Combretum indicum

Common name: Rangoon creeper

Names in non-English languages: Philippines China


Ragoon creeper is a flowering vine and medicinal plant originating from the Old World tropics, in the region extending from India through Southeast Asia to Southern China.

It is a vigorous, much-branching plant, made up of cylindrical stems 10 to 20 m (33 to 66 ft) long that are green and softly hairy when young, becoming woody with age. These climb up, around and over vertical structures, eventually entwining and covering them with green foliage.

The leaves are oval with a pointed tip, up to 12 cm (4.5 in) long, reddish when they emerge, becoming dark green. They are arranged in pairs along the growing ends of the vine but fall off in the dry season to conserve water, leaving the stems partly bare and exposed until the rainy season, when the new leaves emerge.

Soon after the new leaves emerge, the plant comes into bloom, with clusters of small trumpet-shaped flowers arising at the tips of the vine. White when they open, they curiously change colour, becoming pink then finally red, though not all at the same time, resulting in clusters of flowers in all three colours.

The flowers are followed by dark brown, elongated-oval, five-winged seedpods up to 4 cm (1.5 in) long, each enclosing a single seed.


Rangoon creeper is cultivated in warm-climate gardens for training on trellises and arbours and for growing up walls and fences, to quickly create a covering of dense foliage and blooms of colour. It may also be trained to become a natural awning for porches and verandas, for giving shade from the hot tropical sun.

General interest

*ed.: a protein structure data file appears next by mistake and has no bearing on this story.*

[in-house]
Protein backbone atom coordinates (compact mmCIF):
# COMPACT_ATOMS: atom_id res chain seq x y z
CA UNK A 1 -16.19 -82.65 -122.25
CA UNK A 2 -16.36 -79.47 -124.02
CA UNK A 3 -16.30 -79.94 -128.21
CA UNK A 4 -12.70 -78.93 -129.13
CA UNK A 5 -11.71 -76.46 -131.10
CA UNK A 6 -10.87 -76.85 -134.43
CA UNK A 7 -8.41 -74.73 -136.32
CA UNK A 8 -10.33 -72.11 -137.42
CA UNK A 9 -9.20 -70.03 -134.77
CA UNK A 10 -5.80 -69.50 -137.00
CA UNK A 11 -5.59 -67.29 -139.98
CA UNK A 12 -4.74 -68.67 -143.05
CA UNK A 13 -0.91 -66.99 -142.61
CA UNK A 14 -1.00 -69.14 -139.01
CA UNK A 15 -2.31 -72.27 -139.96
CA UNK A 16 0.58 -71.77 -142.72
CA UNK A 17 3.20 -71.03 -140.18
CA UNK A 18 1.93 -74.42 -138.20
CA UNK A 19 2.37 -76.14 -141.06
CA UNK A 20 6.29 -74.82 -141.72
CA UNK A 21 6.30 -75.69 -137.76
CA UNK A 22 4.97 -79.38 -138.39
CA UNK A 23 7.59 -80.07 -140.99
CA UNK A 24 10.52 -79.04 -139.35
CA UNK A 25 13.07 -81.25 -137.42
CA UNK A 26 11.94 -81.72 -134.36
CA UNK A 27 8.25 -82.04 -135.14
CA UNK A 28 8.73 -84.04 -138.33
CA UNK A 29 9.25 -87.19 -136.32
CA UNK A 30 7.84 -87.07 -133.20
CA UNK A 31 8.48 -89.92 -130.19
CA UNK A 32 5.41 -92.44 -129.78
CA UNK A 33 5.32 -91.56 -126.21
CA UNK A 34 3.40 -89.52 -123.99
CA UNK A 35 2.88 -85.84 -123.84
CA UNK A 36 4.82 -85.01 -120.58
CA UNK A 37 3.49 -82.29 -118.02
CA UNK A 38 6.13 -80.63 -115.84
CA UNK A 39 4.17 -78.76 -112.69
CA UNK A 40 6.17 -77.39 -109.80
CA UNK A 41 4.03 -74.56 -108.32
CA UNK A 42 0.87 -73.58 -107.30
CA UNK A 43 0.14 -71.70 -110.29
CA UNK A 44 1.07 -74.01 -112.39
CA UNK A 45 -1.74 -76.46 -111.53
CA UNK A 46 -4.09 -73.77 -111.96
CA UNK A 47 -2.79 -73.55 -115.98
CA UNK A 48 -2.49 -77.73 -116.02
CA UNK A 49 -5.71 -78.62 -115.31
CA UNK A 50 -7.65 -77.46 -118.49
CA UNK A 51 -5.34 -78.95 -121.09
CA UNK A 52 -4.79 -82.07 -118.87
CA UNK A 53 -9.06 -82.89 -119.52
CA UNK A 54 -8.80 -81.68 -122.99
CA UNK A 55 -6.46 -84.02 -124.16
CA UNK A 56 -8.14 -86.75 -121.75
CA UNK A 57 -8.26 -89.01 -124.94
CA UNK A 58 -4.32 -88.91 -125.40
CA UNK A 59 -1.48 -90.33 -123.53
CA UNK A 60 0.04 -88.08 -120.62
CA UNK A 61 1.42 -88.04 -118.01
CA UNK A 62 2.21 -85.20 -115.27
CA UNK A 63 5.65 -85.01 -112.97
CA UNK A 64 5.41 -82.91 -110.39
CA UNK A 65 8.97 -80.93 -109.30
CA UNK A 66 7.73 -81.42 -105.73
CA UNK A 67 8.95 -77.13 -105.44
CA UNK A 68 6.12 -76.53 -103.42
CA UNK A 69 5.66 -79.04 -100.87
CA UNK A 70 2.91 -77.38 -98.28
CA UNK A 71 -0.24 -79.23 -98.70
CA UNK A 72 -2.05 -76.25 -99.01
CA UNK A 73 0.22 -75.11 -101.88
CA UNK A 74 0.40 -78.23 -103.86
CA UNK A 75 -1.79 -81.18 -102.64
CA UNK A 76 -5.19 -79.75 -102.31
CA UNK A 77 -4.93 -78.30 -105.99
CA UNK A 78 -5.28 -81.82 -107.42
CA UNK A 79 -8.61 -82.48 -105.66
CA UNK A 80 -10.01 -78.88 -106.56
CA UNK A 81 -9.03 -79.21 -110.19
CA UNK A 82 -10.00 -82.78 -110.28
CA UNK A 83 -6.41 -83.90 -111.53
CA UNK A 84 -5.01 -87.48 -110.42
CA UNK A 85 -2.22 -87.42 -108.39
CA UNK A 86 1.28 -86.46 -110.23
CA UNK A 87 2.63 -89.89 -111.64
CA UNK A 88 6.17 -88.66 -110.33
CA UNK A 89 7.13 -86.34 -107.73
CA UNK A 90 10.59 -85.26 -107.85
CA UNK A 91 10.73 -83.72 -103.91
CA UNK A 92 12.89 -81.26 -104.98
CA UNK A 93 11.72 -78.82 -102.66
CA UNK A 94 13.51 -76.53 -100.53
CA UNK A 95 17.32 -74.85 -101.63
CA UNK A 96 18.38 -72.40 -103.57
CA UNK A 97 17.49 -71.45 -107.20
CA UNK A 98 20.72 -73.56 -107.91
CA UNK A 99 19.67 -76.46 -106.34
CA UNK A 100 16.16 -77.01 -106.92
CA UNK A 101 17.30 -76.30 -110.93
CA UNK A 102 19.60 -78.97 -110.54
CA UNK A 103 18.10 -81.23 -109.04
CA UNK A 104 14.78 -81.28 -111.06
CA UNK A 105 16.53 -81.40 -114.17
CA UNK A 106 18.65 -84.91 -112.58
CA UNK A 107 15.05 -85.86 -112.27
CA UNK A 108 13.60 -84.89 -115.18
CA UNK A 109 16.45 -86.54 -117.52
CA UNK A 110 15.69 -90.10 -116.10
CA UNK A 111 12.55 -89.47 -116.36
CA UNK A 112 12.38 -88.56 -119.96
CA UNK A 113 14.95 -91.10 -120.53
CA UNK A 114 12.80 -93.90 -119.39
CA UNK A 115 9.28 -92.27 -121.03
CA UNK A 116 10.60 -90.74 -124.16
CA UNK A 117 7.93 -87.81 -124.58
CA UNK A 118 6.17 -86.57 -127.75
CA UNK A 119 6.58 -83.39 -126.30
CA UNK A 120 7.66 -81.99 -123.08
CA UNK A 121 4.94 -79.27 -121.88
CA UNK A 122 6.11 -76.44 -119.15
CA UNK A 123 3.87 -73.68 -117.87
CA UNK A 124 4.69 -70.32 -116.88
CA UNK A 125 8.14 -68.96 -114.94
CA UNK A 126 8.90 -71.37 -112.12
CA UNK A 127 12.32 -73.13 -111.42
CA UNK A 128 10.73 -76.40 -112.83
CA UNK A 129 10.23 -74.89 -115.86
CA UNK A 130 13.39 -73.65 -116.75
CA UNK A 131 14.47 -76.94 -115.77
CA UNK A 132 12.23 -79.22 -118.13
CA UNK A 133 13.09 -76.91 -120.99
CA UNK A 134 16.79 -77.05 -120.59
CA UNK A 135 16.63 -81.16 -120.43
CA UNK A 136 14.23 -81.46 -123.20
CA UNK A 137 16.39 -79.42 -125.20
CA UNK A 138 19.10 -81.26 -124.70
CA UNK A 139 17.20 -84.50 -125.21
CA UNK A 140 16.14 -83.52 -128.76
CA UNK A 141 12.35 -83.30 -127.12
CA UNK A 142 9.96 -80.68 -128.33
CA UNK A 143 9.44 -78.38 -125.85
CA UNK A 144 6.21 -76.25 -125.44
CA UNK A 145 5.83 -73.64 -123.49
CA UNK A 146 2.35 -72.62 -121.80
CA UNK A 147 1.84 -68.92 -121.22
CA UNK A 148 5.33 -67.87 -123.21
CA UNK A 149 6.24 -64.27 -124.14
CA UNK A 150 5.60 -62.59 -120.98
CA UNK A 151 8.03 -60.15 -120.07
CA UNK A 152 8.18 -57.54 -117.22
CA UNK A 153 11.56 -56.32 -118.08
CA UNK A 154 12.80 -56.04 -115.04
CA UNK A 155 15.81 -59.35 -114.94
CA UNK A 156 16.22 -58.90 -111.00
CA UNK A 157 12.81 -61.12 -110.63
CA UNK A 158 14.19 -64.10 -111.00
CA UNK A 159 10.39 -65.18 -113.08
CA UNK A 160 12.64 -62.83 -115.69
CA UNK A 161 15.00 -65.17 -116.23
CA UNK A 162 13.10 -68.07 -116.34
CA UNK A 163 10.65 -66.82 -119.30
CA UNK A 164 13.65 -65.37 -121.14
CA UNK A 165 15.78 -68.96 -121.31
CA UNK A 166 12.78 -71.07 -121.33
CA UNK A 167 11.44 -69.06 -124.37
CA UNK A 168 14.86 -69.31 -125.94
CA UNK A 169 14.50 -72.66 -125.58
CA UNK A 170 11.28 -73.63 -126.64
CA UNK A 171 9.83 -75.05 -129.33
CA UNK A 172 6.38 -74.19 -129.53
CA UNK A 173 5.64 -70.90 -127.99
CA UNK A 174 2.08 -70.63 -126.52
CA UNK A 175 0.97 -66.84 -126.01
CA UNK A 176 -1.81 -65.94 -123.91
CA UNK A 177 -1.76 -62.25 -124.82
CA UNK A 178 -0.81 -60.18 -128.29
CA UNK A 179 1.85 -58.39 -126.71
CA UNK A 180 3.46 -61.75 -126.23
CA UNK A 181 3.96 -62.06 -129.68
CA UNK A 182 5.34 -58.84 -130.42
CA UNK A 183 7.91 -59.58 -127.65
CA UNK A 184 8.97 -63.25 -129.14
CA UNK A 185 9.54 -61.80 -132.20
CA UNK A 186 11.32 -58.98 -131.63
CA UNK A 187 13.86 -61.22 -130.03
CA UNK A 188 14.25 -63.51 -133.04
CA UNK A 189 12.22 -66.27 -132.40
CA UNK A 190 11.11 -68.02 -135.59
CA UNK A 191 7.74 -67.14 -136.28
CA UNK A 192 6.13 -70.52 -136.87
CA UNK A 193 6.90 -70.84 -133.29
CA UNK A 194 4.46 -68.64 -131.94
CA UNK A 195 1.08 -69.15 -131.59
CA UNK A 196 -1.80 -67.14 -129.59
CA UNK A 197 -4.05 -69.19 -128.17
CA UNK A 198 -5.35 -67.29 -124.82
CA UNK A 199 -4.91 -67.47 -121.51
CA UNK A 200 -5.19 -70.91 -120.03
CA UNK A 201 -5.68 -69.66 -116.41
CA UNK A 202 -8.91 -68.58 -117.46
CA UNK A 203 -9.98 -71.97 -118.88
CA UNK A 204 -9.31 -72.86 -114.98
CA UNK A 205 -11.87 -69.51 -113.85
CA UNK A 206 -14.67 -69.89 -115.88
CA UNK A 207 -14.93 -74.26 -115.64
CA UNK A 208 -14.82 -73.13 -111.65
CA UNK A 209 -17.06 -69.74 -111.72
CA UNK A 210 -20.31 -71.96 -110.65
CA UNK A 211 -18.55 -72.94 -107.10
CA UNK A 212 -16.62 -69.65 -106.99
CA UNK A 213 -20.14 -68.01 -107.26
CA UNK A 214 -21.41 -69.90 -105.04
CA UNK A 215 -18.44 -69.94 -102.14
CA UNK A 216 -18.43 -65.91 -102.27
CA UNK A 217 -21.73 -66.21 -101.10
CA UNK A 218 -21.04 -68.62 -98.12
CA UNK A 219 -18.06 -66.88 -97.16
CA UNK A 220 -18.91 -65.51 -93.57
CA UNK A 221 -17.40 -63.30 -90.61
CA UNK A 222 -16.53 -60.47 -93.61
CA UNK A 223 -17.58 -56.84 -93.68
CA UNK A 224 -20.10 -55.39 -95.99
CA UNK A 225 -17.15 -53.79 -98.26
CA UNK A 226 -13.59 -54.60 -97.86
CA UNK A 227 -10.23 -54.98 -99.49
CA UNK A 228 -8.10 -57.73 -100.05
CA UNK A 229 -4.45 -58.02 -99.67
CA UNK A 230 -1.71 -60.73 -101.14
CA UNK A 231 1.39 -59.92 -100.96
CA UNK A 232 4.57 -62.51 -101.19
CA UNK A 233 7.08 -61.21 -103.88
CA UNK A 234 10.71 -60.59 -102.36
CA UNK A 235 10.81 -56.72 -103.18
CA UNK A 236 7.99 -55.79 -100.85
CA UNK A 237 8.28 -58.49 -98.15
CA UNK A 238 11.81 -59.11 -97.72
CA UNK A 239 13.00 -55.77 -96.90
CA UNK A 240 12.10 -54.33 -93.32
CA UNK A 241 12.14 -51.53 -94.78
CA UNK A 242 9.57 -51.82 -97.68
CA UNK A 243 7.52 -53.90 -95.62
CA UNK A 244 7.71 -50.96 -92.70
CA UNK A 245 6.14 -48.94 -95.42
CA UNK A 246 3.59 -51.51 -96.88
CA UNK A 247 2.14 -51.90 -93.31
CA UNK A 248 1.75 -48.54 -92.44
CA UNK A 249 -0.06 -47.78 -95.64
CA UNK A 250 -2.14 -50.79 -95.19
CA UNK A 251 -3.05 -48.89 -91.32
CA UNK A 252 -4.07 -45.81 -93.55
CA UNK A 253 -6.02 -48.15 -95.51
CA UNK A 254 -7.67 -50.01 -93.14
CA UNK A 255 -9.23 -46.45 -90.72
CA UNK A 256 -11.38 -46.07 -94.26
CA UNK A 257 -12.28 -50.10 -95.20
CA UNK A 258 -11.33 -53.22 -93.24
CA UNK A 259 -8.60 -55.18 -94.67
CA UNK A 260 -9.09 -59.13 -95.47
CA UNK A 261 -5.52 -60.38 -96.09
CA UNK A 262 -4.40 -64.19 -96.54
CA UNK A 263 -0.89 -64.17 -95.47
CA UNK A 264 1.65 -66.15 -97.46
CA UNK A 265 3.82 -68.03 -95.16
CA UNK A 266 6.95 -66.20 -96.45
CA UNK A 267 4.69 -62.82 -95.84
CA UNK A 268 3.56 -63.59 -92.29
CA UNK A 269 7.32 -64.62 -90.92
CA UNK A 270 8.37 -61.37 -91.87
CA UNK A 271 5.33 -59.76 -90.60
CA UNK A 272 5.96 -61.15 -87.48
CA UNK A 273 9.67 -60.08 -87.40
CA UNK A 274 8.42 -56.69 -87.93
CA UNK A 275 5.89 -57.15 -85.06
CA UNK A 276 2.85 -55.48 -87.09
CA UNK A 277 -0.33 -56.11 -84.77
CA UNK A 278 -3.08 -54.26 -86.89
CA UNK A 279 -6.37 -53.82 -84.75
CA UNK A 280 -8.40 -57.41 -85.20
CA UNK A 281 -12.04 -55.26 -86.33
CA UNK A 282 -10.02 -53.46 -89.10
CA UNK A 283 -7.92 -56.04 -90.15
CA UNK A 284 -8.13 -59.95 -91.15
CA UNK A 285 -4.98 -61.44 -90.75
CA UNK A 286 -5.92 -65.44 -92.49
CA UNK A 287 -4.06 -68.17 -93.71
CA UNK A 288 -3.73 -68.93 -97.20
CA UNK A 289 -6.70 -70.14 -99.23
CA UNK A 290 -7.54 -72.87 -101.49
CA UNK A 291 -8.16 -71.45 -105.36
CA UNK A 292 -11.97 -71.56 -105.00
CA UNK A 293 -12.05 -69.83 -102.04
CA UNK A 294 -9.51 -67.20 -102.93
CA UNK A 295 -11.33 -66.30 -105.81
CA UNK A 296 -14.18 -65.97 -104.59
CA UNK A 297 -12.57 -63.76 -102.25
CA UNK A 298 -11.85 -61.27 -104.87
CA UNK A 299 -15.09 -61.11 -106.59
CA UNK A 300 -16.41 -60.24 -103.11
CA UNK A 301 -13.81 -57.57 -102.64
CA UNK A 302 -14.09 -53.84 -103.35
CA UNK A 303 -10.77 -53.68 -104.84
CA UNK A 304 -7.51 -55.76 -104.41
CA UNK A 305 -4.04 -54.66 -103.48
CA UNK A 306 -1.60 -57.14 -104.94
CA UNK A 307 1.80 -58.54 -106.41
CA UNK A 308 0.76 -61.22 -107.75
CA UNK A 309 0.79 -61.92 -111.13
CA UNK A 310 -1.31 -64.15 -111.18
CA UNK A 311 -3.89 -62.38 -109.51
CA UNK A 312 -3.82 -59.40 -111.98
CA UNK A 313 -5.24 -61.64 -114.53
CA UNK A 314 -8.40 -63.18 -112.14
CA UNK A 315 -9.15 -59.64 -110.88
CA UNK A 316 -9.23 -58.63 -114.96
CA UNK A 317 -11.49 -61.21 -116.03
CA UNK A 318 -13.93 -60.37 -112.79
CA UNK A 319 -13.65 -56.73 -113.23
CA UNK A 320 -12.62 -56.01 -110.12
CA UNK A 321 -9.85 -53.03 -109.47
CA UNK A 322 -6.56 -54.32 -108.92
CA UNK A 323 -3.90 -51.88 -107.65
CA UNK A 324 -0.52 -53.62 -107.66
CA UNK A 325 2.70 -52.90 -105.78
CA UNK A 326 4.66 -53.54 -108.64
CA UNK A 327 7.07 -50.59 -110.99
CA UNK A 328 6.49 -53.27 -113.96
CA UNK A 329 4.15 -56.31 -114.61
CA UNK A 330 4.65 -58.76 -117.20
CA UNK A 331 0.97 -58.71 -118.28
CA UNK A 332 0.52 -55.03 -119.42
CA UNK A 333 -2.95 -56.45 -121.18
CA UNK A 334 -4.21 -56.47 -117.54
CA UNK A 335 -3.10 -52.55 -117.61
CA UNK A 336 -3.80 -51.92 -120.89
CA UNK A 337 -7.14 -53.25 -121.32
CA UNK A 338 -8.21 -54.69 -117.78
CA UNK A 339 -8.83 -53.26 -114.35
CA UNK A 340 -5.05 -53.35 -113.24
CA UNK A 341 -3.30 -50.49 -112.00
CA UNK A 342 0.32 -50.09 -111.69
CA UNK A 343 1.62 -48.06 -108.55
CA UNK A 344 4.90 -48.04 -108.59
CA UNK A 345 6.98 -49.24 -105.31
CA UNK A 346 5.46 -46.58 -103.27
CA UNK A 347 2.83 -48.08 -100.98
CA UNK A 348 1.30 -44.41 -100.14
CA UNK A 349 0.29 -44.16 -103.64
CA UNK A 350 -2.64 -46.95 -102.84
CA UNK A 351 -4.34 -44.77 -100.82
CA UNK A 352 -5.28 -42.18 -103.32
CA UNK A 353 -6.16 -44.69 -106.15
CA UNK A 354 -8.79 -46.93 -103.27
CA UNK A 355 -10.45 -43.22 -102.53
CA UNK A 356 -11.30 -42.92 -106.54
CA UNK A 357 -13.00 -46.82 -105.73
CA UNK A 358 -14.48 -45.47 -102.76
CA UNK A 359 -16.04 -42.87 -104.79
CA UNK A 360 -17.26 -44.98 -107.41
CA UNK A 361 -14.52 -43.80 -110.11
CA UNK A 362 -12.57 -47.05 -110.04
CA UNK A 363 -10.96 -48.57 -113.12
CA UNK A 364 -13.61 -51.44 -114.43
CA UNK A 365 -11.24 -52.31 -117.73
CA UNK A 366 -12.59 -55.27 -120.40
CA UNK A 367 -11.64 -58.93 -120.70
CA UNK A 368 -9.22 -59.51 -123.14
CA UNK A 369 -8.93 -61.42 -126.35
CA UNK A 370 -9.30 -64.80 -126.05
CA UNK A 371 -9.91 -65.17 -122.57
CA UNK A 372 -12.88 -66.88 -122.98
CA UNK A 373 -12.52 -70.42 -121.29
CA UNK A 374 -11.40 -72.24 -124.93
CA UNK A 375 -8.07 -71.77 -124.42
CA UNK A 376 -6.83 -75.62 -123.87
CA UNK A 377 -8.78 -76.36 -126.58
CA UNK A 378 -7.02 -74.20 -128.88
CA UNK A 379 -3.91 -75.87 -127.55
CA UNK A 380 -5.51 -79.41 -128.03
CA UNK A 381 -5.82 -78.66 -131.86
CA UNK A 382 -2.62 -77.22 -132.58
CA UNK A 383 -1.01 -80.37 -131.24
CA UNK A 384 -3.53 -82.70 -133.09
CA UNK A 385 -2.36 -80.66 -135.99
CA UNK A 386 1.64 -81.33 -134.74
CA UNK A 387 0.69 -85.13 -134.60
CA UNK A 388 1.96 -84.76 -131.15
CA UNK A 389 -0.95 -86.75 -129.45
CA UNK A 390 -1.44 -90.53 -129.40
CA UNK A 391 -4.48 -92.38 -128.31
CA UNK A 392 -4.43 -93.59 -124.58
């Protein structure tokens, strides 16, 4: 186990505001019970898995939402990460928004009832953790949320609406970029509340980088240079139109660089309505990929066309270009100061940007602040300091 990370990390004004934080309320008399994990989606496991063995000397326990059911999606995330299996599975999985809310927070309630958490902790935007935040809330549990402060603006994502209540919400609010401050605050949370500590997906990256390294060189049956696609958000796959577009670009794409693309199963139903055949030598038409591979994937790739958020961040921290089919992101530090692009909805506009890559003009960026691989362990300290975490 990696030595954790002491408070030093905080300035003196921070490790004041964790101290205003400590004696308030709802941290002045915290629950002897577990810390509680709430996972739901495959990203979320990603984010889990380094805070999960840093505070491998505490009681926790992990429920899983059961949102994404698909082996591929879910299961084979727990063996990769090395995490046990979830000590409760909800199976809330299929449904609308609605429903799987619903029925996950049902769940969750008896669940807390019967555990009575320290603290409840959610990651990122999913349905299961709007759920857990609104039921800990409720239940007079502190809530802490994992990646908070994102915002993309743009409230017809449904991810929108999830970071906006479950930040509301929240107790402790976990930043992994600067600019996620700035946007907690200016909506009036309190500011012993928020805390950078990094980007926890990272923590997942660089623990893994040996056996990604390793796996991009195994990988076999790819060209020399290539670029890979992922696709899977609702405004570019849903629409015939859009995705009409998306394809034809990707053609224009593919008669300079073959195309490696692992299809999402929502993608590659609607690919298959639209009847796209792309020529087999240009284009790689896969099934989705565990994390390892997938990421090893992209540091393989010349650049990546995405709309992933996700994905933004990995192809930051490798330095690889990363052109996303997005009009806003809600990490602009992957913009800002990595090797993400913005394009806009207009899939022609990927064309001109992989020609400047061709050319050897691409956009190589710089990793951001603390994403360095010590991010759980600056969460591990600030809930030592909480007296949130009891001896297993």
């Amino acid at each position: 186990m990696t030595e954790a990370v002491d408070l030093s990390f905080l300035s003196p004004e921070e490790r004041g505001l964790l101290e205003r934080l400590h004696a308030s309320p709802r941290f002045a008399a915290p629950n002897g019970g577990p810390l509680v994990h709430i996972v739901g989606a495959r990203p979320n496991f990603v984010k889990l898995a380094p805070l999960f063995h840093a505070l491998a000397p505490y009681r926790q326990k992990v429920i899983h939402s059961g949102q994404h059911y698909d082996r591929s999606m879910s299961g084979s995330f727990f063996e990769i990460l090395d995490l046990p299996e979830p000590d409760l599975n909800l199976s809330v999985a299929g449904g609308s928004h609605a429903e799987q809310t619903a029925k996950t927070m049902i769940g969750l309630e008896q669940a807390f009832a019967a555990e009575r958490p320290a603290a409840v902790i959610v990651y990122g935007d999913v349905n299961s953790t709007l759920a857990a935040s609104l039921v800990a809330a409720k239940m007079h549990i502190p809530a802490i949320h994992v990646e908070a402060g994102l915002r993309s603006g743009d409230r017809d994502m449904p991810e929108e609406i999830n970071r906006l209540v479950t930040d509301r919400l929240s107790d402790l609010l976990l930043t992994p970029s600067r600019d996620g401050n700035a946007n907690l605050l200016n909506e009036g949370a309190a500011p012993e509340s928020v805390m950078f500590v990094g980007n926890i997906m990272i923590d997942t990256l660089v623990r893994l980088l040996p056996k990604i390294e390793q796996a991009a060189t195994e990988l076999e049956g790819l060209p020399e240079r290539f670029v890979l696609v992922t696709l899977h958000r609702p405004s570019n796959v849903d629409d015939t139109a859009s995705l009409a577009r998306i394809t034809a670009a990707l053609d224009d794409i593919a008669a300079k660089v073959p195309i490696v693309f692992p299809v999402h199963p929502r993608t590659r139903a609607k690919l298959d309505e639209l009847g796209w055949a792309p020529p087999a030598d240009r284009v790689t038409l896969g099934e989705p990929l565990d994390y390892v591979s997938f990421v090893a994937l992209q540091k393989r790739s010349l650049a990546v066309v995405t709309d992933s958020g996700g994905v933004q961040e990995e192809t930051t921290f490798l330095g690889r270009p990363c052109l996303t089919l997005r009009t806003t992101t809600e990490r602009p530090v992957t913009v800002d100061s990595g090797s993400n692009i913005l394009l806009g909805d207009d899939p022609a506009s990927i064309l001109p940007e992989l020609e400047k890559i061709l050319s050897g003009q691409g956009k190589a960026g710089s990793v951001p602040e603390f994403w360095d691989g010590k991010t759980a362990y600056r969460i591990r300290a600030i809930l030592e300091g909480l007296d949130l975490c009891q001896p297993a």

Another curiosity of this plant is that when the leaf blades fall in the dry season, the stalks transform into stout, curved thorns that further assist the plant to climb.

Health use

According to 'Herbal plants: keeping our traditional wisdom alive', a UNESCO (United Nations Educational, Scientific and Cultural Organization) publication, Rangoon Creeper has traditional use in the Asia-Pacific region as a treatment against intestinal worms. Only the fruit is used and caution is exercised to not exceed the recommended dosage, as overdosing can lead to unconsciousness.

The fruit also possesses soporific properties, or the tendency to induce drowsiness or sleep.


Grows naturally in dry to humid subtropical and tropical climates, generally areas with annual lows of 10 to 25°C, annual highs of 22 to 35°C, annual rainfall of 700 to 4500 mm and a dry season of 7 months or less, extending to 12 months with irrigation.

Able to tolerate moderate frost, Rangon creeper will also grow and flower in the warmer months in warm temperate climates, but may not fruit or set seed and will die-back in winter.


New plants can be started from seed, cuttings or using air-layering (circumposing) techniques.

Performs best on free-draining loam, loamy-sand and sandy-loam soils of a moderately acid to alkaline nature, generally with a pH of 5.0 to 8.0, and on sites with full to partial sun exposure.

Problem features

Seedlings sprouting from fallen seed can form a thick understory beneath the parent plant. The plant is also prone to suckering. It is assessed as a high weed risk species for Hawaii, by the Hawaii Pacific Weed Risk Assessment (HPWRA) project.

Where it grows

With irrigation or groundwater



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